Notice the liberal moonbat response of one Mr. DiBlassio, an adult musician involved with the performance:

In between sets, DiBlassio approached the row Wade was sitting in and attempted to photograph him. Following the concert, he stood at the back of the theater and asked for everyone’s attention before pointing out that Wade had been openly carrying his pistol during the event.

“I told everyone I thought they should be aware that while they were at the concert watching their kids that there was someone with a firearm and ammunition and maybe we want to think about that,” DiBlassio said.

He went on to tell people to look into contacting school board members and state representatives if they also felt uncomfortable.

“I posed the question to them saying ‘don’t we want something like a gun-free campus’ for our schools,” DiBlassio said. “And I said I personally wasn’t comfortable with this.”

As he finished speaking, DiBlassio said told everyone in the audience where Wade had been sitting and that he was wearing a white shirt.

Talk about a campaign of harassment.  Remember, Mr. Wade was following the law to the letter. Personally I think he was purposefully making this into an issue and could have avoided the big fuss, but nevertheless he was within his legal rights, just as Planet Fitness was within theirs to cancel Miss Cormier’s membership. But notice the difference this time; not only did DiBlassio photograph Mr. Wade, he then attempted to incite a mob against him by standing up publicly at the conclusion of the concert and calling attention to Mr. Wade while delivering an anti-gun lecture, which is quite a bit more intimidating than Miss Cormier’s gym gossip. At the end of DiBlassio’s diatribe, one liberal woman even physically attacked Mr. Wade’s family:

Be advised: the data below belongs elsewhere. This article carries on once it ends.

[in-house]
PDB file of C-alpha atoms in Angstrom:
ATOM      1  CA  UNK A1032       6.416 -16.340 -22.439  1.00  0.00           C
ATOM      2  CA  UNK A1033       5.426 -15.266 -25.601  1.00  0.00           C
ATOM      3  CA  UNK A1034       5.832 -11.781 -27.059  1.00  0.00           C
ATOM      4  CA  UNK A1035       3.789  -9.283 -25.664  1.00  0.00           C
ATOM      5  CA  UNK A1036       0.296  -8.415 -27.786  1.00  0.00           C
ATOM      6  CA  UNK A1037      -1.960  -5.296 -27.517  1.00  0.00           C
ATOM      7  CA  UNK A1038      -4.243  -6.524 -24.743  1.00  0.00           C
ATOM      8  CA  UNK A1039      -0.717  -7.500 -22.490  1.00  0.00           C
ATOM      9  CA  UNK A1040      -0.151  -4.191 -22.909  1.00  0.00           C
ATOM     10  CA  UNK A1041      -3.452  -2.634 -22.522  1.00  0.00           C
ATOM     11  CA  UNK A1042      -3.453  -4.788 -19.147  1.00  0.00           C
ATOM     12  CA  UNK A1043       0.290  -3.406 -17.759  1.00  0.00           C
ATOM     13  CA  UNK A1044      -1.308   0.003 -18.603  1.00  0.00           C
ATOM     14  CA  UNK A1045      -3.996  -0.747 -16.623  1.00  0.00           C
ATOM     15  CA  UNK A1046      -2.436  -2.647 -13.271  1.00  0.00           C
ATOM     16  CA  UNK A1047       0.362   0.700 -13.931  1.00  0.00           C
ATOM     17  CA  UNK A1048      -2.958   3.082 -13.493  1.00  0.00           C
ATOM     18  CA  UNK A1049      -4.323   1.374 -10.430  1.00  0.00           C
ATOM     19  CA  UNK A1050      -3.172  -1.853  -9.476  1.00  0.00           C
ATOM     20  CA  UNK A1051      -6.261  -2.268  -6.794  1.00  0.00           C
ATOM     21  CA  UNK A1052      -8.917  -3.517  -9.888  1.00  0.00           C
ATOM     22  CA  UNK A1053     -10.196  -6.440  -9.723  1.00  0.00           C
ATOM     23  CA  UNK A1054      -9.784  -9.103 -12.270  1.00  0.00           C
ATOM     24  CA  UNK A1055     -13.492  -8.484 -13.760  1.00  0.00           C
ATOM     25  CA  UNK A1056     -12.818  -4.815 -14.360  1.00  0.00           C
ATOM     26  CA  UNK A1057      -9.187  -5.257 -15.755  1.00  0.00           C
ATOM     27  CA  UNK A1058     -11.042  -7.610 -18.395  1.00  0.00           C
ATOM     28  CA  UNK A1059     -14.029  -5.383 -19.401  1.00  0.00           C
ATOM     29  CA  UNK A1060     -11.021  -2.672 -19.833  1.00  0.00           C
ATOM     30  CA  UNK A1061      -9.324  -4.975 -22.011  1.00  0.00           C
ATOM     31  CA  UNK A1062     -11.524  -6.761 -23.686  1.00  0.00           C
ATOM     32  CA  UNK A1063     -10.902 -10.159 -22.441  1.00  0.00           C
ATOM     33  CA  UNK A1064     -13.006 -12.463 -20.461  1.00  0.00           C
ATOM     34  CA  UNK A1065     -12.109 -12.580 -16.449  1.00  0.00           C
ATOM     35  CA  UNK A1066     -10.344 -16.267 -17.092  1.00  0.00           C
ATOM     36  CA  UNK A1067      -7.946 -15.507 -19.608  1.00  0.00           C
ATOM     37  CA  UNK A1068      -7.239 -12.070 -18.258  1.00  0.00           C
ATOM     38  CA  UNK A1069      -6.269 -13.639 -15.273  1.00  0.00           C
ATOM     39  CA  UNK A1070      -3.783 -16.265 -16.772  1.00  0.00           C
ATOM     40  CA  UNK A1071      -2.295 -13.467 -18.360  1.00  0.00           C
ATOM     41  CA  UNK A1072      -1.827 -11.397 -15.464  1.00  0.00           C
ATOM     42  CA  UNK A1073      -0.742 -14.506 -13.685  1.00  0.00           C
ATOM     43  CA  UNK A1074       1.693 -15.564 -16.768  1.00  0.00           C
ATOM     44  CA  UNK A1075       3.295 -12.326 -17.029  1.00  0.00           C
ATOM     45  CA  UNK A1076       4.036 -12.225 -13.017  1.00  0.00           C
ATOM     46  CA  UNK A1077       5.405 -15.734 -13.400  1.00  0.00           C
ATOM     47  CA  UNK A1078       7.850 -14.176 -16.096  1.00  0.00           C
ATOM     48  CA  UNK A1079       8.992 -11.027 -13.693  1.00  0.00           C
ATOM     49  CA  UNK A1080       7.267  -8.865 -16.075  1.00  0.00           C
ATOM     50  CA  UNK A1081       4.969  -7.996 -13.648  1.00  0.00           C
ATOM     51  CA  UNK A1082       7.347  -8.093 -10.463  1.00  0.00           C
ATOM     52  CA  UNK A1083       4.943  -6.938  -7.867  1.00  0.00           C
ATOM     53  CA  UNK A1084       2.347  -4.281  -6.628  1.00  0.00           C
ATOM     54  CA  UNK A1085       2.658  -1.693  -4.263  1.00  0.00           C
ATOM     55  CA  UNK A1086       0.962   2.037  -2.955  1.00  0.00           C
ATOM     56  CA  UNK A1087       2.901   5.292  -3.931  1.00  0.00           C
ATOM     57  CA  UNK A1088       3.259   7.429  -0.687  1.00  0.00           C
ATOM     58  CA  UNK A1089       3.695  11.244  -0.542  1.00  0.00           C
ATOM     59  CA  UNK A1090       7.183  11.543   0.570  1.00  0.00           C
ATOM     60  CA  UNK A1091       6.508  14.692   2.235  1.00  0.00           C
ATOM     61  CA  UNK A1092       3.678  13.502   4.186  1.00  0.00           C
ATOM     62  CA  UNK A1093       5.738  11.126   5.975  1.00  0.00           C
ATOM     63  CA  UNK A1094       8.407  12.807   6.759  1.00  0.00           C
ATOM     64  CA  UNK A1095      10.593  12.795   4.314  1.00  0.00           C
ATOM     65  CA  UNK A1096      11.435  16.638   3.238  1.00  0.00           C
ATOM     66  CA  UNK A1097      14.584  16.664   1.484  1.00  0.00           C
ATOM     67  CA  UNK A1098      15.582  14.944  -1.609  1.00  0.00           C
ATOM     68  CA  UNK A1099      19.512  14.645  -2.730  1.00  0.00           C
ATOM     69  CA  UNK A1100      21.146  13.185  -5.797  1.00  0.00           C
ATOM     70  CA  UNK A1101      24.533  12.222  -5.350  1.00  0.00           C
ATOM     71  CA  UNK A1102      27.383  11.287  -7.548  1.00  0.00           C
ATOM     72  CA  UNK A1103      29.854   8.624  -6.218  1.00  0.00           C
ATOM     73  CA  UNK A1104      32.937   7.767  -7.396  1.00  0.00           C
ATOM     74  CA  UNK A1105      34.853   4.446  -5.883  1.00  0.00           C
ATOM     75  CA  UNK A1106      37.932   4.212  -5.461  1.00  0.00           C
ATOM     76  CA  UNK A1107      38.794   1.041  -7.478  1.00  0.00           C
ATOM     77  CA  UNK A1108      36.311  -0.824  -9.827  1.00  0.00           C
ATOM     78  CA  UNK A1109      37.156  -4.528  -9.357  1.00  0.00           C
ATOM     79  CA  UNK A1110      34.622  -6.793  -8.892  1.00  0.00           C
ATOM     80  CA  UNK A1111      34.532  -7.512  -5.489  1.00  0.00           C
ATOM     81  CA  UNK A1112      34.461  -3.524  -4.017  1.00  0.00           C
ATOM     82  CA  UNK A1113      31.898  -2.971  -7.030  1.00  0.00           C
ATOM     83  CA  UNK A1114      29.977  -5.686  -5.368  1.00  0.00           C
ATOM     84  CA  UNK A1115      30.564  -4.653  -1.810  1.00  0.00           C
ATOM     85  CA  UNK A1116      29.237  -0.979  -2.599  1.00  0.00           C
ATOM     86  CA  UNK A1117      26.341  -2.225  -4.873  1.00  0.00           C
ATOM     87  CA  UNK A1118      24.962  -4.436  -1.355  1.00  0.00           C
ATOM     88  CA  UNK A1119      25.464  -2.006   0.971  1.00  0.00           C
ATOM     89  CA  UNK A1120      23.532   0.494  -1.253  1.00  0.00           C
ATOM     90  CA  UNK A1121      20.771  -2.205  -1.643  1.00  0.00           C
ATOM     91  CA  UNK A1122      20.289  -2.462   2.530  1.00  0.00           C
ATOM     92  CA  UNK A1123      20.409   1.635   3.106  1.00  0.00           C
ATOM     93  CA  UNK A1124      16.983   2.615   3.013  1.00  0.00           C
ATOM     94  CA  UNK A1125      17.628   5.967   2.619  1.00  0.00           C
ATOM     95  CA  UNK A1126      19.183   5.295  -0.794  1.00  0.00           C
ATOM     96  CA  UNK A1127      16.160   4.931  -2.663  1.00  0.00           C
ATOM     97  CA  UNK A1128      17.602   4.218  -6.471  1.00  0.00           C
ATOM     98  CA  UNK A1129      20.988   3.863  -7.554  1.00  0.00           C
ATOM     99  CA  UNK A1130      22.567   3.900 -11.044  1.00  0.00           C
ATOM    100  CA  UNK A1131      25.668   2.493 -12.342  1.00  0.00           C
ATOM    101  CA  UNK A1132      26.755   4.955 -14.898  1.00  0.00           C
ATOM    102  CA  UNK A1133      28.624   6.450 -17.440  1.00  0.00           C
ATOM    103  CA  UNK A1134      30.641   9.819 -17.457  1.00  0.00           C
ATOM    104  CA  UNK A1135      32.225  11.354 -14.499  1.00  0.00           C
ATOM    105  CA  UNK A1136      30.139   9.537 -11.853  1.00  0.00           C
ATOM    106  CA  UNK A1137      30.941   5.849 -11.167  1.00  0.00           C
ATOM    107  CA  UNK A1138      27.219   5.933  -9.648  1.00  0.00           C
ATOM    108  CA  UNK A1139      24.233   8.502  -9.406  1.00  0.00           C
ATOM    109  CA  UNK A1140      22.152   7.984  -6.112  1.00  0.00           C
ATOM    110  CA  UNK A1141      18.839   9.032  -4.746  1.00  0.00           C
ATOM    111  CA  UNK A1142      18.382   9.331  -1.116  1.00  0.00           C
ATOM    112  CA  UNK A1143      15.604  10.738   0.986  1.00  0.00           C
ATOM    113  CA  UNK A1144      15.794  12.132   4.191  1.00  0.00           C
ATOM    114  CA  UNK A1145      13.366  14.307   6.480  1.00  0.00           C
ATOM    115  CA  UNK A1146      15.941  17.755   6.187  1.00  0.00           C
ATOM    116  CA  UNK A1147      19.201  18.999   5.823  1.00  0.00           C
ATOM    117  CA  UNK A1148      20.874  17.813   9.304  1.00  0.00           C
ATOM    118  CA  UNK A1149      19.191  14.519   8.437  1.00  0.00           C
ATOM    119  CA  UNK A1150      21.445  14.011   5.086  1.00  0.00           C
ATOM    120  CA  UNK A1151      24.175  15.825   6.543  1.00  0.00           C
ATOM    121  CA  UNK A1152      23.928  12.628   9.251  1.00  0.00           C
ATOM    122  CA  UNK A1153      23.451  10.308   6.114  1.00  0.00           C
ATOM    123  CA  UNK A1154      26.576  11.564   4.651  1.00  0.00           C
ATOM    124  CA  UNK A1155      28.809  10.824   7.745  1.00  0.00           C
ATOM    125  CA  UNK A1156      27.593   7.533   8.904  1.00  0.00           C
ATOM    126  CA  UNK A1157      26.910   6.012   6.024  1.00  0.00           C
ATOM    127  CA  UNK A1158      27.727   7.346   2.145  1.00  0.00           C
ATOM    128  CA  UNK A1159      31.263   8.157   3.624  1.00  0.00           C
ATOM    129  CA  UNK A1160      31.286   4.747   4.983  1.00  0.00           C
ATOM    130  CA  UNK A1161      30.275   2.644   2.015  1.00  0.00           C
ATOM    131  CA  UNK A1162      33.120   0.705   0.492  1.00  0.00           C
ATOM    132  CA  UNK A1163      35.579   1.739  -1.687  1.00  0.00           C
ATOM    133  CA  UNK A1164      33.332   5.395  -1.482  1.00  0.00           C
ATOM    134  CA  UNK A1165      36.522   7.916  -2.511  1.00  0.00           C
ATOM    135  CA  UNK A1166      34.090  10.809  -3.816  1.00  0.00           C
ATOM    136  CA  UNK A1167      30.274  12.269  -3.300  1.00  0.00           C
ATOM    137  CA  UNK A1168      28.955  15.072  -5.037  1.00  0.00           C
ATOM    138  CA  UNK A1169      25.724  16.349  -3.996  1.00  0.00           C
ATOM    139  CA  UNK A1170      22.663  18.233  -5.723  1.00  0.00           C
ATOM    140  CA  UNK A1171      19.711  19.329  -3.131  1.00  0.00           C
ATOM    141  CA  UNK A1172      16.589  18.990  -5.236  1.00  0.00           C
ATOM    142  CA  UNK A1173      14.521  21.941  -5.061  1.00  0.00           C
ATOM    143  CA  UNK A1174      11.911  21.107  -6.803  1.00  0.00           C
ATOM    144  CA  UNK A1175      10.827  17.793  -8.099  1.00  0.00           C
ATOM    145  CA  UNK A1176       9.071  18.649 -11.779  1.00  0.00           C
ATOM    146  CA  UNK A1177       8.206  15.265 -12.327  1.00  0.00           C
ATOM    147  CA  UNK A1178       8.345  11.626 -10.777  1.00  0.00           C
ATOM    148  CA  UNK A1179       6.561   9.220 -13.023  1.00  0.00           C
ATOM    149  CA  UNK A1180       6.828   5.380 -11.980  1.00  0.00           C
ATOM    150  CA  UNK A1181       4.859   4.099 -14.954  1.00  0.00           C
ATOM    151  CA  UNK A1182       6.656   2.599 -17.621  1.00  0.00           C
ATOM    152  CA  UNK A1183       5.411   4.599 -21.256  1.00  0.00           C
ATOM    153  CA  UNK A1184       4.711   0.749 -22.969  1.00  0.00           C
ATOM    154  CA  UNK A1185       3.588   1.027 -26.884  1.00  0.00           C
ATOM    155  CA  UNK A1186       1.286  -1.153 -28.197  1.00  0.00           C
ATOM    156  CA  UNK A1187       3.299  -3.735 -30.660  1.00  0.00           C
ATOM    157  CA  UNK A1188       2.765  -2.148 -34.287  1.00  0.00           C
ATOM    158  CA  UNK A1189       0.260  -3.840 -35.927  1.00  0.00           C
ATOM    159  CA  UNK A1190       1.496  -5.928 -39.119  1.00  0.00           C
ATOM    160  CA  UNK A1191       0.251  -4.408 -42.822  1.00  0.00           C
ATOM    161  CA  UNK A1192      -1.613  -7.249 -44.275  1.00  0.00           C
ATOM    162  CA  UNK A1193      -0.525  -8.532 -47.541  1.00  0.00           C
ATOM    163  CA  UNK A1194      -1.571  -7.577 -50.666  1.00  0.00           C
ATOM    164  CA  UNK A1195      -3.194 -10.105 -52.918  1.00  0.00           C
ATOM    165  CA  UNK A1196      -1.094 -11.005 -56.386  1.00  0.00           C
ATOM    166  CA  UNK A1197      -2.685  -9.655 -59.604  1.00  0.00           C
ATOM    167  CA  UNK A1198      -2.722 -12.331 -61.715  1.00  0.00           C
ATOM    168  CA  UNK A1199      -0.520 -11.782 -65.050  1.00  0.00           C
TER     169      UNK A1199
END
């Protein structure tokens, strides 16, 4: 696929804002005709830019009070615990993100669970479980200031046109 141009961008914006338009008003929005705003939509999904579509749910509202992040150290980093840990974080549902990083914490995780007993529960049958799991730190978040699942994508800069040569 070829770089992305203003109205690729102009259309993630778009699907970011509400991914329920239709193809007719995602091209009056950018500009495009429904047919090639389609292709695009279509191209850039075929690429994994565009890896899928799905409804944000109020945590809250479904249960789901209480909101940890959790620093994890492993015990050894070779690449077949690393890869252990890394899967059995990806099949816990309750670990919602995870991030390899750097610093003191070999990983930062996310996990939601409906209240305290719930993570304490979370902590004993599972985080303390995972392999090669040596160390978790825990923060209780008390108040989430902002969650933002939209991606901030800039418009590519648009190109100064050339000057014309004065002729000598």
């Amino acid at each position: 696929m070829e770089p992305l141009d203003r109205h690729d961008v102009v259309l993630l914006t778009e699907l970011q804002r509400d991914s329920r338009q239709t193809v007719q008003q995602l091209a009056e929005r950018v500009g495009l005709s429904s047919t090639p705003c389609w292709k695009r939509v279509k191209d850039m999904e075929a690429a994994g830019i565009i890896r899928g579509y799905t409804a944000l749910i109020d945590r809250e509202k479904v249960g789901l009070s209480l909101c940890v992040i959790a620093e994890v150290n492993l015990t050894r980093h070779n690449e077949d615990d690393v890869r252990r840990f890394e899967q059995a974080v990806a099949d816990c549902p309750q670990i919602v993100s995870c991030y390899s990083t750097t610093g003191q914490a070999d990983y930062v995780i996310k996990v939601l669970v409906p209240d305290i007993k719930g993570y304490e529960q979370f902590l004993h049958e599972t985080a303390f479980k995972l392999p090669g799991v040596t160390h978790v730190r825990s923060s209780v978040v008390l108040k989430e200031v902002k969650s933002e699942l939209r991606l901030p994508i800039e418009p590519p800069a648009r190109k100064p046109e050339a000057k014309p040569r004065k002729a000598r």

Wade said he was able to leave the auditorium without any major incidents. However, he said his father was attacked in the lobby by a woman at the show. He said the family has video of the alleged incident and is considering pressing charges for assault and battery.

Nice.

The commentary from liberals under this story is very supportive of Mr. DiBlassio’s actions even though they were similar (though much more extreme) in nature to Miss Cormier’s; yet liberals approve of the one and excoriate the other. They all call for Miss Cormier to go elsewhere if she doesn’t like Planet Fitness’s policies of allowing men in the women’s locker room, yet they don’t call for DiBlassio to go elsewhere if he doesn’t like Mr. Wade legally carrying his weapon in a place and manner where he is permitted to do so.